This article discusses an approach to teaching early modern women's writing that uses book history and formalism as its main tools. It argues that digital editions of the poetry of Mary Wroth, Hester Pulter, and Margaret Cavendish enable new ways to study these works. Paul Salzman's Wroth edition places different versions of the same poem (including digitized images of the holograph manuscript) side by side, which shows how a misreading of her first sonnet occurred. The Pulter Project: Poet in the Making is producing multiple editions of Hester Pulter's 120 poems, plus additional "curations" that bring contextual materials, including poems by male writers, into dialogue with the poems. Close readings of Pulter's poems demonstrate a poet of formal sophistication. Liza Blake's edition of Margaret Cavendish's Poems and Fancies highlights material issues by offering detailed textual notes that compare the three very different printed versions. Her digital edition also suggests pathways for formalist analysis, such as proposing Cavendish as a metaphysical poet, as does the work of Lara Dodds, which suggests we embrace Cavendish's supposed "bad writing." After a brief analysis of Cavendish's generically experimental Sociable Letters, this article turns to a recent example of recovery research in the discovery of Dorothy Calthorpe's manuscripts and ends by suggesting future trends in the field. These include analyzing known works from multiple perspectives and studying a wider range of sources that more accurately reflects early modern conceptions of authorship.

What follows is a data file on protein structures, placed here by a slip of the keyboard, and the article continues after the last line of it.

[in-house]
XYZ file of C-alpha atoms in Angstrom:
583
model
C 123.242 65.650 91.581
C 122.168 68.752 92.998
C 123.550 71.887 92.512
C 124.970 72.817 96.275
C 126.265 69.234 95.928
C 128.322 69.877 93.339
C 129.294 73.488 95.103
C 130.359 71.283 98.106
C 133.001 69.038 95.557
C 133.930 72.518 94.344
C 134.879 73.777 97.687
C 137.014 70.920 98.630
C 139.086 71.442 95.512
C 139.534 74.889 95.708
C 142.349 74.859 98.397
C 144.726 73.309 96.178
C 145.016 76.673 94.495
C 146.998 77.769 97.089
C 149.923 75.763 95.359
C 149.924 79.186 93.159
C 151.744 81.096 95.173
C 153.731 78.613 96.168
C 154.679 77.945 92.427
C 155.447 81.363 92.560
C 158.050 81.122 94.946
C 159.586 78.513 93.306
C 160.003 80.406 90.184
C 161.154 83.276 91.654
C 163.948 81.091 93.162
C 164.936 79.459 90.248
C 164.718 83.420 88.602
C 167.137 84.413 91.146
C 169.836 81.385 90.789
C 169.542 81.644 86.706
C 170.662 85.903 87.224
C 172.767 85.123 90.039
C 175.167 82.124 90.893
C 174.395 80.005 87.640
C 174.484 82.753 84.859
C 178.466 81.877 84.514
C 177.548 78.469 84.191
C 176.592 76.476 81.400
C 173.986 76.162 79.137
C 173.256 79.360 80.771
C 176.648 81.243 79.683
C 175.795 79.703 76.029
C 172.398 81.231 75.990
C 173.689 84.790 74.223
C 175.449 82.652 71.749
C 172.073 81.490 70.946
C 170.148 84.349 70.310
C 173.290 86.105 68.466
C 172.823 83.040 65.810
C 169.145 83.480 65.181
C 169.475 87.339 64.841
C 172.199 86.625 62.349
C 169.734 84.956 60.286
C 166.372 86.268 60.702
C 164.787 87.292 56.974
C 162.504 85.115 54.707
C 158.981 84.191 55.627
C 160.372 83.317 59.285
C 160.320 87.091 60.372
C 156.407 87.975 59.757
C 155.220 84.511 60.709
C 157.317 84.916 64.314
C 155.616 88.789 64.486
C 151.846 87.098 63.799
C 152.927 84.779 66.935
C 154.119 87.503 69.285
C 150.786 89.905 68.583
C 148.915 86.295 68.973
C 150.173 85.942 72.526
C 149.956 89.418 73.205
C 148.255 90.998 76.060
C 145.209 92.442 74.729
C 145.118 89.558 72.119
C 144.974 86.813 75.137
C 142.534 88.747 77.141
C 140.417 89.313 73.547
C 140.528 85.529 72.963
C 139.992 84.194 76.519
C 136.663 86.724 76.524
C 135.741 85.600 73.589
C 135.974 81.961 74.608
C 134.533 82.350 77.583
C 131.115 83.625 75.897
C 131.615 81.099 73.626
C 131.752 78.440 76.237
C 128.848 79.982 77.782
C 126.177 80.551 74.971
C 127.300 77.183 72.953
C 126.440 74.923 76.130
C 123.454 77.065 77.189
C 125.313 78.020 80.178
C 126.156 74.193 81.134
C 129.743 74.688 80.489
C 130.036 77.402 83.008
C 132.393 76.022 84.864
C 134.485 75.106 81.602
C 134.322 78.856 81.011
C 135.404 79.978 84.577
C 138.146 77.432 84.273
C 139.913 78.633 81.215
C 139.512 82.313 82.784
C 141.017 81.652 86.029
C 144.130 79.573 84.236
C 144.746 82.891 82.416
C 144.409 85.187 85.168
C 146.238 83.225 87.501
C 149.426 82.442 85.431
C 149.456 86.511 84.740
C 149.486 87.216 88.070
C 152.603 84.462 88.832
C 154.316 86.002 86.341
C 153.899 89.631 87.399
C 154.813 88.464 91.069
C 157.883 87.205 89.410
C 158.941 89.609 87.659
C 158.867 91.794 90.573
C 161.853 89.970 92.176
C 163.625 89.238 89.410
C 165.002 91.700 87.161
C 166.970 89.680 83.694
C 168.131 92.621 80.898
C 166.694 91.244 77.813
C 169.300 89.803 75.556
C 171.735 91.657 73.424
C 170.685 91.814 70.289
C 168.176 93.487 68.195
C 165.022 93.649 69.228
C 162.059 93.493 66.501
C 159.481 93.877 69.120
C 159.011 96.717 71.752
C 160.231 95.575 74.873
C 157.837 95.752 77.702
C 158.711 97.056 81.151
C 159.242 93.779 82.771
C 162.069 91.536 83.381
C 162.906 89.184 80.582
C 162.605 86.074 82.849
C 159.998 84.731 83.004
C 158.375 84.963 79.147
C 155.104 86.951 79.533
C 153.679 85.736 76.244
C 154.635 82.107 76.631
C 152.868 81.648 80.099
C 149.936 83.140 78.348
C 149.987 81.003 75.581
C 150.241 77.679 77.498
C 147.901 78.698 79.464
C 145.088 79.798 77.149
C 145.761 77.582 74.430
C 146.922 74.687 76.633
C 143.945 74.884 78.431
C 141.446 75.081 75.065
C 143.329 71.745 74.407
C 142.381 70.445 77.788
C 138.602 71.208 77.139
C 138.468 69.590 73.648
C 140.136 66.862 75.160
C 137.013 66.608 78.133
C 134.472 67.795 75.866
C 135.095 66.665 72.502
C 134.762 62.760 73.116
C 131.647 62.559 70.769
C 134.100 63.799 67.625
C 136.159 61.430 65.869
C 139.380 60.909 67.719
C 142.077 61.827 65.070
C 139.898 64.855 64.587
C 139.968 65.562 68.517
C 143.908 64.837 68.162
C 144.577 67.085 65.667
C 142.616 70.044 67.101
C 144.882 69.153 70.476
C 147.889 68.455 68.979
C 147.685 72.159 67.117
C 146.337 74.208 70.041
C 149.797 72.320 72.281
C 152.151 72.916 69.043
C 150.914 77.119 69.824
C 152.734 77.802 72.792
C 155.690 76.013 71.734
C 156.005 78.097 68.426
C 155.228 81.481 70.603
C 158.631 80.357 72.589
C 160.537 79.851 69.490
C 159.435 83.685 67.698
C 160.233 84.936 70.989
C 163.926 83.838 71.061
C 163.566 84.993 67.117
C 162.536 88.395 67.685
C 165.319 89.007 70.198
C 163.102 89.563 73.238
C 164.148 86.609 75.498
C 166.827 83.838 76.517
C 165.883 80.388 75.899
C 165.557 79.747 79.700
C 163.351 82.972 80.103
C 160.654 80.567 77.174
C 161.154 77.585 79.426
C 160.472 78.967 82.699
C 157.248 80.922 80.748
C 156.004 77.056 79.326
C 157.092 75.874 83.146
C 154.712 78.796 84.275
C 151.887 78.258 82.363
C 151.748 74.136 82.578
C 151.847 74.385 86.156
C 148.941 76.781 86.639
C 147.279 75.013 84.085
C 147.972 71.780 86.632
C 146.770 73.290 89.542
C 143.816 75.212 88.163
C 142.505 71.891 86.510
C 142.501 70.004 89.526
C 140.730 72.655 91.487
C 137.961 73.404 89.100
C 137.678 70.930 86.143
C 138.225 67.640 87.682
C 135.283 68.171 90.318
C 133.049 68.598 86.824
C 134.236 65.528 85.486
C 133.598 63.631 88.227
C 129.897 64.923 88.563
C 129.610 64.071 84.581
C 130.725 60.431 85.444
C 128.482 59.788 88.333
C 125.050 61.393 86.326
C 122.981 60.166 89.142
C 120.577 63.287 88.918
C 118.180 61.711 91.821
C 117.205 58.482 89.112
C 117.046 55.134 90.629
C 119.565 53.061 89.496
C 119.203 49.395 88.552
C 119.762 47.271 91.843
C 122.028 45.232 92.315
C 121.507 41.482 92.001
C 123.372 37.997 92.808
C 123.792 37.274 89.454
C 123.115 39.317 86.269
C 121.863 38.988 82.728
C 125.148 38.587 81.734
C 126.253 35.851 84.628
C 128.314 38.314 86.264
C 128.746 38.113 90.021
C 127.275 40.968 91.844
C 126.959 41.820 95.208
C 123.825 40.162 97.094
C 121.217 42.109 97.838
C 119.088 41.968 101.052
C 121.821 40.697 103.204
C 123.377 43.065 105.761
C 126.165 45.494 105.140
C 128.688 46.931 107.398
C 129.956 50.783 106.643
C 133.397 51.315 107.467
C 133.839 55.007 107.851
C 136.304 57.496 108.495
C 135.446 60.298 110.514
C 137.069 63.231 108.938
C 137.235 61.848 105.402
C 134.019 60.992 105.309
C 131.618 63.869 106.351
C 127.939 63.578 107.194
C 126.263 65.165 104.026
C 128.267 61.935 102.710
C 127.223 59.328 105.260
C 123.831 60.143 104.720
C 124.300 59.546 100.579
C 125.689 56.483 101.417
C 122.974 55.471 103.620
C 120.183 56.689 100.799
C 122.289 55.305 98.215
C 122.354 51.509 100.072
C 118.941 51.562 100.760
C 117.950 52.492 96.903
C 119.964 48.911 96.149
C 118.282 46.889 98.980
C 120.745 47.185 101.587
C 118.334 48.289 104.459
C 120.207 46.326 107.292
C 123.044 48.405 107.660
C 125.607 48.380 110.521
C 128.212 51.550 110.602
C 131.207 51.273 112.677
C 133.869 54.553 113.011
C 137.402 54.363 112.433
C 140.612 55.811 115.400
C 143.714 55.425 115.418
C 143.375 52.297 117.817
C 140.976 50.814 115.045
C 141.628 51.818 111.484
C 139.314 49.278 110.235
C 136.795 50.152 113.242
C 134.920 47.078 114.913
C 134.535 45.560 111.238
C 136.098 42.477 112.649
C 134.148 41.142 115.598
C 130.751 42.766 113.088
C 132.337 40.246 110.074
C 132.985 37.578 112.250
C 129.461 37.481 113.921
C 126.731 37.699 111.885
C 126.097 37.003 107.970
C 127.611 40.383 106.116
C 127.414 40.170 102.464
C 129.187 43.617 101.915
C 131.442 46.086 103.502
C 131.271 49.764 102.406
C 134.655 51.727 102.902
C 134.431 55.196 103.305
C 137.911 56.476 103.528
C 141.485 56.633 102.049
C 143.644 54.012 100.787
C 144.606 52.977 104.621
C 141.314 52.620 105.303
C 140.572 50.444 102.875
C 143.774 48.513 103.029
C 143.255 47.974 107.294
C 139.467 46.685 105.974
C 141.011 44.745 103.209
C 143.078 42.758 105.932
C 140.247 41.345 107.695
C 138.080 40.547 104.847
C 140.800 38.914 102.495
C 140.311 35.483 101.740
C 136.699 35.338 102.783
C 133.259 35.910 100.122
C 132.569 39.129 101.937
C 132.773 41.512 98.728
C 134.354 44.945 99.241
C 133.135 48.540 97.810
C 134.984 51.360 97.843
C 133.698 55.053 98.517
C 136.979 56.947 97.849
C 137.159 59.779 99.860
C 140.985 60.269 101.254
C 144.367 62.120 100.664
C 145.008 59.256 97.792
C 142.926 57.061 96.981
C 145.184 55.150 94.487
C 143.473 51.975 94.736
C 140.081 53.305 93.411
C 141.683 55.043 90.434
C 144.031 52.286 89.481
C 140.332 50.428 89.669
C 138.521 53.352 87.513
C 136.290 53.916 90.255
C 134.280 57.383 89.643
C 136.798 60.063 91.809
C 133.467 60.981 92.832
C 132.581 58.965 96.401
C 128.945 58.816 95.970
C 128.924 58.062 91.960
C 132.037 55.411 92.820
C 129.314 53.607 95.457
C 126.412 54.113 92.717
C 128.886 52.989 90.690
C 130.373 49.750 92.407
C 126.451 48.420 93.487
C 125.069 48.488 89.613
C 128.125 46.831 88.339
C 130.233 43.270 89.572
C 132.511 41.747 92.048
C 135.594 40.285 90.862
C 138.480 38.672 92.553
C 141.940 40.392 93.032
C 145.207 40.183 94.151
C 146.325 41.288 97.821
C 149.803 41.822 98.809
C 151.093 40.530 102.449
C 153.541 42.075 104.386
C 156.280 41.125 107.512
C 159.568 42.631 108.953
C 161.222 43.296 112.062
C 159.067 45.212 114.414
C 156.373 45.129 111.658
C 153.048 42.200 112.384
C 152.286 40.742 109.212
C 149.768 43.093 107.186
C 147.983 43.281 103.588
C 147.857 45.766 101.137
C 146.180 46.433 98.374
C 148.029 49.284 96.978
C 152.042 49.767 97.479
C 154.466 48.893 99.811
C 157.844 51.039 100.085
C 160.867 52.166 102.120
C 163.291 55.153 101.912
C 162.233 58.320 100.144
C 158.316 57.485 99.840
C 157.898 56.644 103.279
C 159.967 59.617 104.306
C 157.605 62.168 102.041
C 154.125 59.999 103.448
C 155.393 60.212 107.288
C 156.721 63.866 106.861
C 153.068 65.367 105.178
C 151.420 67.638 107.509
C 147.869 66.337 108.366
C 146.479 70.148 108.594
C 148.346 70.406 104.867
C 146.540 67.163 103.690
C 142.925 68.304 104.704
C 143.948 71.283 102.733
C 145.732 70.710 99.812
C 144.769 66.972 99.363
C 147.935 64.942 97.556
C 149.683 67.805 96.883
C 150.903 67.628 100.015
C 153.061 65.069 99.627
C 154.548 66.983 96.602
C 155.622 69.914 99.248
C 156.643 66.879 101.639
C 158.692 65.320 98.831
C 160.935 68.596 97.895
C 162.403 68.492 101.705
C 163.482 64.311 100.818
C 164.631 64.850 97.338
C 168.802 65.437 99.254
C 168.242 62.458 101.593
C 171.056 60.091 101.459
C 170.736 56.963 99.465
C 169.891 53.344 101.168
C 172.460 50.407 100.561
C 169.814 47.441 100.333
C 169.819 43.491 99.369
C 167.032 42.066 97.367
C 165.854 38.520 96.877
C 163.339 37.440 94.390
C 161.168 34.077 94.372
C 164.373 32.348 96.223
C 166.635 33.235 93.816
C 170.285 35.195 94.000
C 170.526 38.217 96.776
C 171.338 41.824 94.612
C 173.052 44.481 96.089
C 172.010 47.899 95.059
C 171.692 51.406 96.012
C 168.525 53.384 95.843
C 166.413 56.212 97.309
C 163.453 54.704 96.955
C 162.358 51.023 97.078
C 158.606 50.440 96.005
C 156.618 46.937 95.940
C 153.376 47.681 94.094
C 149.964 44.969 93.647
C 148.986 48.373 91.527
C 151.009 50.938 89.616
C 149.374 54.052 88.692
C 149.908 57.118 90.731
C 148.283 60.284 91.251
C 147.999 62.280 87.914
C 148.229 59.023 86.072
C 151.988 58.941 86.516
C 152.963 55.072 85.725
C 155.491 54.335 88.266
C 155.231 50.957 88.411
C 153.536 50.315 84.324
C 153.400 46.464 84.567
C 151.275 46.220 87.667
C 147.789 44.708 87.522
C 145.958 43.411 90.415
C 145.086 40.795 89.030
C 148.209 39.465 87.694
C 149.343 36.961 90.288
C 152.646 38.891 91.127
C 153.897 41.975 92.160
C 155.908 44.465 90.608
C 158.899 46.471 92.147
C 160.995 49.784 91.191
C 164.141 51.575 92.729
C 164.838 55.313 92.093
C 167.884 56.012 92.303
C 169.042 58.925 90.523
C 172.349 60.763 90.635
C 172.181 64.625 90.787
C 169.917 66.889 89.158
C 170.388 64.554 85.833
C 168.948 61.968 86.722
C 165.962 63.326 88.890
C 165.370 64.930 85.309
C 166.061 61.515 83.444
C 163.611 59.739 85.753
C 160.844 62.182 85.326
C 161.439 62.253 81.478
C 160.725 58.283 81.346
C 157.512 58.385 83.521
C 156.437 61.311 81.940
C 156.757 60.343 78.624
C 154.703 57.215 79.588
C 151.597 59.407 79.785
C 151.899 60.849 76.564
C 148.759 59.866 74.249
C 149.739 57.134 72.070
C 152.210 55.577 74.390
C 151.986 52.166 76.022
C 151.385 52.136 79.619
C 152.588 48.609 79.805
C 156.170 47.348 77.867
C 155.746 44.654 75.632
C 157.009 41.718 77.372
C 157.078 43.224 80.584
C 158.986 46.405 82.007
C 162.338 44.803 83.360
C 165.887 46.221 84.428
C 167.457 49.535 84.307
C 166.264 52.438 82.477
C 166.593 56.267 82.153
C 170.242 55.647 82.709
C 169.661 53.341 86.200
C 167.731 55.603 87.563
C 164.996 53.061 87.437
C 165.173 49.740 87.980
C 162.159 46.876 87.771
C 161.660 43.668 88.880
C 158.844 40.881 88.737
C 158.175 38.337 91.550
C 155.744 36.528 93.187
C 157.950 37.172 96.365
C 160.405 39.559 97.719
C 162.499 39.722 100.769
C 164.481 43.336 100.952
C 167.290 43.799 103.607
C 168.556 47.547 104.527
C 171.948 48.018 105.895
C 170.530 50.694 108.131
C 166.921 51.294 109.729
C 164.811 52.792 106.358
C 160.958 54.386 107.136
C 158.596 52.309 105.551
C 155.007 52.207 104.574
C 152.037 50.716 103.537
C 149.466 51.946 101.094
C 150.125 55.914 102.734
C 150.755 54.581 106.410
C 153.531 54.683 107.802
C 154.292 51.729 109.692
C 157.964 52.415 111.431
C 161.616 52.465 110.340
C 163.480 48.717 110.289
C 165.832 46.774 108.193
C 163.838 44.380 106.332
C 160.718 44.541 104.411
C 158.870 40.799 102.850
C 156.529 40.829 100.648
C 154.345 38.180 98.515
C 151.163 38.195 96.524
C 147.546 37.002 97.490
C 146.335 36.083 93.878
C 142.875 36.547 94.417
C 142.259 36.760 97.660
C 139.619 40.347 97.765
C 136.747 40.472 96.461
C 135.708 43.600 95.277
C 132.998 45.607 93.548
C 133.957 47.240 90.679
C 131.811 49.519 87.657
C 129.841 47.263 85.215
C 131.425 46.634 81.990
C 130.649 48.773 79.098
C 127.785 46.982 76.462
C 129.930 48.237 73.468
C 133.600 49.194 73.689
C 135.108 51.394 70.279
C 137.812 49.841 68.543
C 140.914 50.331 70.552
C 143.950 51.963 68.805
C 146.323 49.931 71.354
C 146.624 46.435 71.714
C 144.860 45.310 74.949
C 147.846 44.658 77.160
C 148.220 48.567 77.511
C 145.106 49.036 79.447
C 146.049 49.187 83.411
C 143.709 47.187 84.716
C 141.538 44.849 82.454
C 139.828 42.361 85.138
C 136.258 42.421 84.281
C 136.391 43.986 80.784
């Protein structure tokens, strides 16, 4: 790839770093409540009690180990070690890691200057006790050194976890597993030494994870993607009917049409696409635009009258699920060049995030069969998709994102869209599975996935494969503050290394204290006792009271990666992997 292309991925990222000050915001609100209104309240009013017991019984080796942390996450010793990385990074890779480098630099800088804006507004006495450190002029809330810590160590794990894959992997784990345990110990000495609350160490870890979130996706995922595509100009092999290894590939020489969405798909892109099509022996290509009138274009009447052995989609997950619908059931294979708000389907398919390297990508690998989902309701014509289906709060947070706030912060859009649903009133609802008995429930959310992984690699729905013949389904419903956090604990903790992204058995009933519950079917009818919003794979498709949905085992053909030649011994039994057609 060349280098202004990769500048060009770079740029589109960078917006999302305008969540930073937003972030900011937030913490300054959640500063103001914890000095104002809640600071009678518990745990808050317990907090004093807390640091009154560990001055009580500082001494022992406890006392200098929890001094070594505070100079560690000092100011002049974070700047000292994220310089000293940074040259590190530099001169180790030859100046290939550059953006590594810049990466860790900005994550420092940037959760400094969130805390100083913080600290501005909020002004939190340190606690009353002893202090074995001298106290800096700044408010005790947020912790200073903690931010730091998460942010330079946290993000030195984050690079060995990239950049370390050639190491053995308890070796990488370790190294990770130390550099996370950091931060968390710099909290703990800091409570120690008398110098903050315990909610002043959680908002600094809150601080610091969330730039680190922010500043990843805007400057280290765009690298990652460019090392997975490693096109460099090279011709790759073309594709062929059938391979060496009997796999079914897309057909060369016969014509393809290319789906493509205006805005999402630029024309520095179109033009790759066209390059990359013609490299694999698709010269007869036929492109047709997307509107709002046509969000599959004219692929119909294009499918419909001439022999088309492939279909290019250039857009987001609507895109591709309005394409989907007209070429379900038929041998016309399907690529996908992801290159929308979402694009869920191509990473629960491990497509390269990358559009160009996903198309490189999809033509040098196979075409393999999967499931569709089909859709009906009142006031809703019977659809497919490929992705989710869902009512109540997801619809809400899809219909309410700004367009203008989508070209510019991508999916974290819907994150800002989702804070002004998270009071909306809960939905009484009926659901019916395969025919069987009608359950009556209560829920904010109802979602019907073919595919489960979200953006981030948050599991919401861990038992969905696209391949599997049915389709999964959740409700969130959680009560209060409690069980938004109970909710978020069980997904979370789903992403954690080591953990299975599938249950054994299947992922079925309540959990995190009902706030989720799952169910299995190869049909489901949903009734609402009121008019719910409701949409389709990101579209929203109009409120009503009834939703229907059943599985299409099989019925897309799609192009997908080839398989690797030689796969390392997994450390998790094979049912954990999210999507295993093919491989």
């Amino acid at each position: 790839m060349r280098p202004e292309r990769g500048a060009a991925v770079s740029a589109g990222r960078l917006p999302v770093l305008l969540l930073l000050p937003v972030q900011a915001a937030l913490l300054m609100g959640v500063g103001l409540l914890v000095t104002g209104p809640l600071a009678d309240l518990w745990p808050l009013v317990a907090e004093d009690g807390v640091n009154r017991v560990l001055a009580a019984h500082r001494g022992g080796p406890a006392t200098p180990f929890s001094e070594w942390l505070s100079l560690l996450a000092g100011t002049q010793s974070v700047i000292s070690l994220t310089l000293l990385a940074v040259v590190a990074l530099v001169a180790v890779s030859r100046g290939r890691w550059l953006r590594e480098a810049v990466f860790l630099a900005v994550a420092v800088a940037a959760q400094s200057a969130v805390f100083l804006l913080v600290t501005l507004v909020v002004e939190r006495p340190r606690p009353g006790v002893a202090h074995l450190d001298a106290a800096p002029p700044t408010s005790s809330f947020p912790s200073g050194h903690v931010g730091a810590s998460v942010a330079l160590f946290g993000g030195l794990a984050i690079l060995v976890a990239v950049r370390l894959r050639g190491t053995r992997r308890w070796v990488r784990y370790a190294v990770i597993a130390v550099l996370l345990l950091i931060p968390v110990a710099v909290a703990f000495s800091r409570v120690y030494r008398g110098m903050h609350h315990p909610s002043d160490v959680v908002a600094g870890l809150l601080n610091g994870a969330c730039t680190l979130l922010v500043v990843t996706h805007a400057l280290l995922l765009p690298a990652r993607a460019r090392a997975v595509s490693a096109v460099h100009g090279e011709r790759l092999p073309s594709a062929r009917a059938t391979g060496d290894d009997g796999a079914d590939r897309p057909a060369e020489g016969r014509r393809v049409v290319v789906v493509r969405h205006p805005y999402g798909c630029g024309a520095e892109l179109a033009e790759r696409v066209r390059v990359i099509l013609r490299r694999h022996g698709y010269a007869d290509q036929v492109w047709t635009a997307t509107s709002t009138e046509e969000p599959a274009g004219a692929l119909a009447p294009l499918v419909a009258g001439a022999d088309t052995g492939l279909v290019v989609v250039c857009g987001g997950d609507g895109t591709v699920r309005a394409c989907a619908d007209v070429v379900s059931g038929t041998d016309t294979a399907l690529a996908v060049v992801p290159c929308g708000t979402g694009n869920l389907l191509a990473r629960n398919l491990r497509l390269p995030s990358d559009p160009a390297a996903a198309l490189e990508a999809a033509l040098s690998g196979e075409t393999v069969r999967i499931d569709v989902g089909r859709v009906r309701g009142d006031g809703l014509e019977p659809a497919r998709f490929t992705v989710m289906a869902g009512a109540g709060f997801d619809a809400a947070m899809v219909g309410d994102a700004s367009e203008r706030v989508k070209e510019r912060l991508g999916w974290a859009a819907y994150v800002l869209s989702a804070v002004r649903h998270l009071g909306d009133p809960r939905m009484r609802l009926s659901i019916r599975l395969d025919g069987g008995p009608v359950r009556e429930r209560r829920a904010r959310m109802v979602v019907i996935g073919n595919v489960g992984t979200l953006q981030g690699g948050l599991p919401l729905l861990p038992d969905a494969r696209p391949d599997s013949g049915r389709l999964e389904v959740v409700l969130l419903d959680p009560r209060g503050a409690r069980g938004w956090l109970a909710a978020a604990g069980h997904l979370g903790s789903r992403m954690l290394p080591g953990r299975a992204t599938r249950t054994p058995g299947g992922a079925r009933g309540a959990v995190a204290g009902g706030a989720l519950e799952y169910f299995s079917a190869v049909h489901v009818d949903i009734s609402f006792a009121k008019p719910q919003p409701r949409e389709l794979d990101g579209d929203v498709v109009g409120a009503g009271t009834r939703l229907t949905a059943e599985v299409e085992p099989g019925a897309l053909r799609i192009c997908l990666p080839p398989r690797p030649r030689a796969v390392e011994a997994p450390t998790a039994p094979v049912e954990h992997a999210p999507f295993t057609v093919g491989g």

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pp. 141-149
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